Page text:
Book, Fourth Edition, as discussed below:

1. Was the Claimants claim in


relation to design works timebarred under Clause67?16
Whenever the disputes clause in a FIDIC contract
is invoked (Clause67 in the Red Book, Fourth
Edition; Clause20 in the 1999 FIDIC Books), the
parties are advised to proceed with extreme
caution as there is a risk that rights can be lost.
That risk materialized hereand rights were
indeed lost.
Perhaps the key point to understand in Clause67
is that, once a dispute has been referred to the
Engineer for a decision pursuant to that Clause(or
referred to the DAB under the 1999 FIDIC Books),
time starts to run and can be stopped only by an
amendment to the contract which, in the context
of an international construction contract, is often
unobtainable, as a practical matter, in the limited
time available under the Clause.
Where the Engineer fails to give a decision but
instead, as here, requests further information from
the Contractor, a Contractor may be misled into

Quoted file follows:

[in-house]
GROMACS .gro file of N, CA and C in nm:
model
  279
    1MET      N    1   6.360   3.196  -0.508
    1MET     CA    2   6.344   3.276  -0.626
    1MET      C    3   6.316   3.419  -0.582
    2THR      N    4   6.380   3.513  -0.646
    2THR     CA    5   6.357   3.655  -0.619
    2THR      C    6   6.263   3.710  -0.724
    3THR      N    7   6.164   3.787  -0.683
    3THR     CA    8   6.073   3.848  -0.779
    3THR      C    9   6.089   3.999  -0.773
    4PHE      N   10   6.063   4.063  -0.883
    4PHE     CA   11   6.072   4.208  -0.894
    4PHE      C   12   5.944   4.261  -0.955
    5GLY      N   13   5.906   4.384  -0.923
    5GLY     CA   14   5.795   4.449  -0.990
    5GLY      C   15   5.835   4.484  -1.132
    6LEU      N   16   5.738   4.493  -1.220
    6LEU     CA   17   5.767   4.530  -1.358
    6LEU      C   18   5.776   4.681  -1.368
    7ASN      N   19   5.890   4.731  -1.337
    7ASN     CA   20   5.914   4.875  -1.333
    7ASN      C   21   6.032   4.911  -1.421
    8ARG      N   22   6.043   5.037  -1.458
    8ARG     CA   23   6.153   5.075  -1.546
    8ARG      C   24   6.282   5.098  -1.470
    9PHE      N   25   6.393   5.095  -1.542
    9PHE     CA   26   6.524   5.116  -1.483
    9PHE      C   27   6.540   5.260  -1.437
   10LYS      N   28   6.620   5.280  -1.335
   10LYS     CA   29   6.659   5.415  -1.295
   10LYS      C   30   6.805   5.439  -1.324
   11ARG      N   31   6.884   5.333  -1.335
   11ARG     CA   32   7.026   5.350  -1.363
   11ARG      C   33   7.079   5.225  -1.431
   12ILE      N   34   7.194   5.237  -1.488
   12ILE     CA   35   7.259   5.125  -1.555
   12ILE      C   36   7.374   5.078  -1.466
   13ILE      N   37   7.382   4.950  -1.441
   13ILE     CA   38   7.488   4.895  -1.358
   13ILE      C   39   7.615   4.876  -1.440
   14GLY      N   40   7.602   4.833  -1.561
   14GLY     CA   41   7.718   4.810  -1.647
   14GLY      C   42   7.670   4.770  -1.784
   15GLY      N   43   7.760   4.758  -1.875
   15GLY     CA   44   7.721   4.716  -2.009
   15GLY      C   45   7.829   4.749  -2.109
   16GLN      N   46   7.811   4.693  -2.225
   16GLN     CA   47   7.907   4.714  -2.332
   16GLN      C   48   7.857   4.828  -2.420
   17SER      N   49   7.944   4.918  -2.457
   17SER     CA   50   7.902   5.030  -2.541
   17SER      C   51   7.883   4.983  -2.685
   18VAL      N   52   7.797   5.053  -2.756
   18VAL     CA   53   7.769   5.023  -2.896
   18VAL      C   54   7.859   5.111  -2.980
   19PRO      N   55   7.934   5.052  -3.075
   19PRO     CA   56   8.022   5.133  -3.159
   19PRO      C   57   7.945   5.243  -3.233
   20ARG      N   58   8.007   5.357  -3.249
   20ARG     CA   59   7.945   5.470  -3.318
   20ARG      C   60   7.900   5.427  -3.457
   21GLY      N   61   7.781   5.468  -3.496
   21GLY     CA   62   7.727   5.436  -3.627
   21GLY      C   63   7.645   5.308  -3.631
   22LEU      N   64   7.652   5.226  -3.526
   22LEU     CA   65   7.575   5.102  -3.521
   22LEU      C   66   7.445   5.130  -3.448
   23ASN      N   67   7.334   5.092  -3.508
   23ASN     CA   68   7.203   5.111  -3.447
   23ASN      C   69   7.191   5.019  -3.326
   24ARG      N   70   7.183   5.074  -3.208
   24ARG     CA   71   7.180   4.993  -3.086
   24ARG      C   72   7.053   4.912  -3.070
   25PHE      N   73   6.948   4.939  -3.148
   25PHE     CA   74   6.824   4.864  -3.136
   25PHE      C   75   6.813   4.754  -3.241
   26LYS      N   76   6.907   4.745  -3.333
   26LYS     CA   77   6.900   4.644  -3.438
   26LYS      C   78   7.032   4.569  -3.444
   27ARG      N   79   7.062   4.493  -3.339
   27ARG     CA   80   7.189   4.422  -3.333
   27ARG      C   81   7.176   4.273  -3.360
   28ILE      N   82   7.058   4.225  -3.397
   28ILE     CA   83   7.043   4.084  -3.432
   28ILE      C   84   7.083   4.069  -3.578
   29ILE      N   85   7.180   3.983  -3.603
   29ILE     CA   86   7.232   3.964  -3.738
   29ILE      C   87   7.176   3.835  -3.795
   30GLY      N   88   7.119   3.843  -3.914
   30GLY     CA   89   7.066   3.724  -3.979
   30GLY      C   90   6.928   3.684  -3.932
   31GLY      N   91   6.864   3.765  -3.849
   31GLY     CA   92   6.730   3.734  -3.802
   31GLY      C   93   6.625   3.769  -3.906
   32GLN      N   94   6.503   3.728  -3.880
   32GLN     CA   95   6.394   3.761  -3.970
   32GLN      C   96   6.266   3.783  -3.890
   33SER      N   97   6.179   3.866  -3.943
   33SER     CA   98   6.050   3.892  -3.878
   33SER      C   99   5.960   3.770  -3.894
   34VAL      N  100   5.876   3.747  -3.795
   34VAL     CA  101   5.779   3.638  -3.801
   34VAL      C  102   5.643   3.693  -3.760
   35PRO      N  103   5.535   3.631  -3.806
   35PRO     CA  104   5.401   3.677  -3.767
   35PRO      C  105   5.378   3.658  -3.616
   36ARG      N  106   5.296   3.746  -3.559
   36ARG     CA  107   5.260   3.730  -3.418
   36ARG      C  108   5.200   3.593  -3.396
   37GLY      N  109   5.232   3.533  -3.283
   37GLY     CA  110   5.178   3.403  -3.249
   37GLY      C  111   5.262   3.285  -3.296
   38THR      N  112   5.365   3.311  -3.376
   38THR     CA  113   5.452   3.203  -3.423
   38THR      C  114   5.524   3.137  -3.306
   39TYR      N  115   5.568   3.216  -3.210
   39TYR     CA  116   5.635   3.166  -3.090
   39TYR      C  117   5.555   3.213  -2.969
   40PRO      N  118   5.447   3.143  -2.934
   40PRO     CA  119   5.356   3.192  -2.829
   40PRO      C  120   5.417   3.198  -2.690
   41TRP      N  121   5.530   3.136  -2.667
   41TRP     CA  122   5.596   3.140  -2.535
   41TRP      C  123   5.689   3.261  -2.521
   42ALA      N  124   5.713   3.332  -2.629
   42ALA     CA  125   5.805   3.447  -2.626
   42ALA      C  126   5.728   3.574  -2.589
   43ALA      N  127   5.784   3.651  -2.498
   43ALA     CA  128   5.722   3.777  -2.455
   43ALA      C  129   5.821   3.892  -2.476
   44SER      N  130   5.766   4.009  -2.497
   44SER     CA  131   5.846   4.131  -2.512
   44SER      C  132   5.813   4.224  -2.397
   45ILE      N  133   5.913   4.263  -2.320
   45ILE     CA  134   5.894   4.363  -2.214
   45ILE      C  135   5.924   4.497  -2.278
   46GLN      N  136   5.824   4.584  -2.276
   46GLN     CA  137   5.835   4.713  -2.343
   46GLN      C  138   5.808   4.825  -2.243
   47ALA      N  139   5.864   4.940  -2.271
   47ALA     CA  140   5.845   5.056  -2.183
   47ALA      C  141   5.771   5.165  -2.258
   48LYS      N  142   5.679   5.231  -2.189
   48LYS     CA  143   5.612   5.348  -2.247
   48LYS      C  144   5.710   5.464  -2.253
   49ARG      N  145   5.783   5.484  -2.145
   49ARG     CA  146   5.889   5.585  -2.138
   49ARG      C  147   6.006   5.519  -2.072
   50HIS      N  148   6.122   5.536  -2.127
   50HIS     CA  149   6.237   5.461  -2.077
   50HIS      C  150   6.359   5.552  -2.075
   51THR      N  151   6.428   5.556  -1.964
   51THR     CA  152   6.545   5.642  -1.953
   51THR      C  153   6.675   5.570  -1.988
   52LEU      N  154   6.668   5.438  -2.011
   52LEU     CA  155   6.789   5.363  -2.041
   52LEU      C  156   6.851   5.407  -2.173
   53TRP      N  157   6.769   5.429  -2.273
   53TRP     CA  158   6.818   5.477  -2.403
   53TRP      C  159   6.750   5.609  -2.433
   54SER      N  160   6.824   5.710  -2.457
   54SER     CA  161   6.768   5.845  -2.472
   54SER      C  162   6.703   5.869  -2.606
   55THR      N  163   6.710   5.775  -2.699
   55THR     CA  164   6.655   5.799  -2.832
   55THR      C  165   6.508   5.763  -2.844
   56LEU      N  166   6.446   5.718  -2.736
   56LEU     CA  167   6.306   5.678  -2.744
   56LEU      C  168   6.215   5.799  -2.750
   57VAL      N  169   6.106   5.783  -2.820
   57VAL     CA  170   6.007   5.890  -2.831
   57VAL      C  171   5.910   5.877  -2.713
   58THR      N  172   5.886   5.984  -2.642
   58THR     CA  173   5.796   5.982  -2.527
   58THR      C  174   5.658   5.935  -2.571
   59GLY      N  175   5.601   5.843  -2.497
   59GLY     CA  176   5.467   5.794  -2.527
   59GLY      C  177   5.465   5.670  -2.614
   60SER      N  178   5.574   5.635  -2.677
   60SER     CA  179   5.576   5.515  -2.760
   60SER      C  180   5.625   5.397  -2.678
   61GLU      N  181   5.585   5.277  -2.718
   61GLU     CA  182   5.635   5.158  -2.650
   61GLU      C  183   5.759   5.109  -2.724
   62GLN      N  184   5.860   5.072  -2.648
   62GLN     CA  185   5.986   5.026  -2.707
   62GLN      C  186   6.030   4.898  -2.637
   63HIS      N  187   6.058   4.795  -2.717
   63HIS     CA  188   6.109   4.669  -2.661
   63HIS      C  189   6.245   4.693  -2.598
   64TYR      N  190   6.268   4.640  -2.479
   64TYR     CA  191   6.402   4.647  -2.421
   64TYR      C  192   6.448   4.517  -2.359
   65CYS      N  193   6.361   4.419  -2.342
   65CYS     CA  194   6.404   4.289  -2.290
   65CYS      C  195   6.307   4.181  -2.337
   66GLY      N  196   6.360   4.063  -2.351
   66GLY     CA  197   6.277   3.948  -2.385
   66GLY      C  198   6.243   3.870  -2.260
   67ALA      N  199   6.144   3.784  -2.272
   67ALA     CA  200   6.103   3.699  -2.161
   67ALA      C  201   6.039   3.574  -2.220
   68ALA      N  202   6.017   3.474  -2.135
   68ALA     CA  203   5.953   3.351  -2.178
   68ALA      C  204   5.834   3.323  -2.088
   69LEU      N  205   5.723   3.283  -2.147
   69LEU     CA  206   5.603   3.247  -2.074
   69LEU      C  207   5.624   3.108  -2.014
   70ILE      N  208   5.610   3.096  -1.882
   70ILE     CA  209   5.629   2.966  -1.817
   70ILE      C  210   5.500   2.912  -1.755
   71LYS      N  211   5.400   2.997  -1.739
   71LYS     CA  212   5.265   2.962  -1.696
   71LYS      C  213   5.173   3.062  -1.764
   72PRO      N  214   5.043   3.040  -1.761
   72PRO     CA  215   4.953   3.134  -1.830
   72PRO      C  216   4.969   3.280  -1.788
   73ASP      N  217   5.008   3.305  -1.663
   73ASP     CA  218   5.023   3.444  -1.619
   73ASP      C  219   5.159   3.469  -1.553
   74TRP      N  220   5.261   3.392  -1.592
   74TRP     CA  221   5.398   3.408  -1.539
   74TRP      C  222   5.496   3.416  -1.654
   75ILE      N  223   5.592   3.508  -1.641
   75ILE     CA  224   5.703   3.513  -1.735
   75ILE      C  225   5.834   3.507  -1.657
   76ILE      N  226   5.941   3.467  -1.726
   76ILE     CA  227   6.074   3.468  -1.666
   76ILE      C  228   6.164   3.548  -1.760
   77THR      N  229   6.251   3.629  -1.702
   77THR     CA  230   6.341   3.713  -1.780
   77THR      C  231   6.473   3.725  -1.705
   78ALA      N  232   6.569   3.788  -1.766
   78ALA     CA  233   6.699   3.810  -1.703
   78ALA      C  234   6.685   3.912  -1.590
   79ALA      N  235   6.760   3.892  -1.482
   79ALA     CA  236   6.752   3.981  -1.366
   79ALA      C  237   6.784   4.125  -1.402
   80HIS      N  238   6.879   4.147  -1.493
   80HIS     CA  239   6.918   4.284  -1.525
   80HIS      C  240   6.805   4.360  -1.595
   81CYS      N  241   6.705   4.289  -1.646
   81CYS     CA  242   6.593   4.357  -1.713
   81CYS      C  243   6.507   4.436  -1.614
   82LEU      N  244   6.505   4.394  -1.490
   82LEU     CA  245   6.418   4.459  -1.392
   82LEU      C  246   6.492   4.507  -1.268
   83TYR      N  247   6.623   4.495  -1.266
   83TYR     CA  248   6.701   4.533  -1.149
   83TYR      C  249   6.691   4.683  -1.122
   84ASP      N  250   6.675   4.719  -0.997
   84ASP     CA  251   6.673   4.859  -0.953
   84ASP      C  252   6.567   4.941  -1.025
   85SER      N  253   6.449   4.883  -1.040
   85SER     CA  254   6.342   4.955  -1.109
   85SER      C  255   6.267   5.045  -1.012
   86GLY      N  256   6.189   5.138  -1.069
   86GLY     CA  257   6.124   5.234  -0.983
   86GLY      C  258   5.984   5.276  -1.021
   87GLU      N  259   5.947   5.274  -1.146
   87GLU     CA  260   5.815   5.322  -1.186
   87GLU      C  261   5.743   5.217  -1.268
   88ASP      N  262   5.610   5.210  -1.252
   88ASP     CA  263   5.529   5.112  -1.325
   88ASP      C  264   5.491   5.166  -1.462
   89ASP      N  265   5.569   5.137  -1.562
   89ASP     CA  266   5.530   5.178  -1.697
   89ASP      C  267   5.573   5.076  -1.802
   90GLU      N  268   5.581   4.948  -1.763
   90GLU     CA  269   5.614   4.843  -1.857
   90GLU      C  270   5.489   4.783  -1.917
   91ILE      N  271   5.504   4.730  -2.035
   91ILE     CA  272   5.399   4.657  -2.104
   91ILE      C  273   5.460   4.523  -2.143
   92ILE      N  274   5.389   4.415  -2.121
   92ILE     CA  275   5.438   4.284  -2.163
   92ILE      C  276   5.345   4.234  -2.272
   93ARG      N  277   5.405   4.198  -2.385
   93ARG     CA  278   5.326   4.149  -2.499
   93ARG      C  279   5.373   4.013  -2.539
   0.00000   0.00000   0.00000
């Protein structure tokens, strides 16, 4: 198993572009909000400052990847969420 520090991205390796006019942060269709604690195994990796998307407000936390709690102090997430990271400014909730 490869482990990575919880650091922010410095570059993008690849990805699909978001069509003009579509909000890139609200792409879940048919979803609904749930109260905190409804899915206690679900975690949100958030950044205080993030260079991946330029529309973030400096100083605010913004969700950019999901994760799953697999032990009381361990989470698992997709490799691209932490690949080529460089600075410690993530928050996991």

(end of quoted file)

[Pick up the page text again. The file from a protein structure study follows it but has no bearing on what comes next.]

thinking that, because the Engineer is the
Employers representative for certain purposes,
the time period(s) specified in the disputes clause
is (are) necessarily suspended or relaxed. Yet this
would be a mistake, as the Engineer has no power
to amend the contract.
If the Engineers decision is not notified within
84days of the dispute being referred to the
Engineer, it is as if the Engineer had not given a
decision, so if the Contractor wishes to preserve
its right to refer the matter to arbitration, it must
give notice of its intention to commence
arbitration to the Employer, with a copy to the
Engineer, within 70days. This is what the
Contractor failed to do here and, in a wellreasoned decision (not less so for having cited the
present author!), the Tribunal concluded that the
Contractors claim was time-barred.17
The same principle applies under the 1999 FIDIC
Books. If the DAB fails to give a decision within
the designated84-day period and the Contractor

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fails to preserve its rights within 28days, the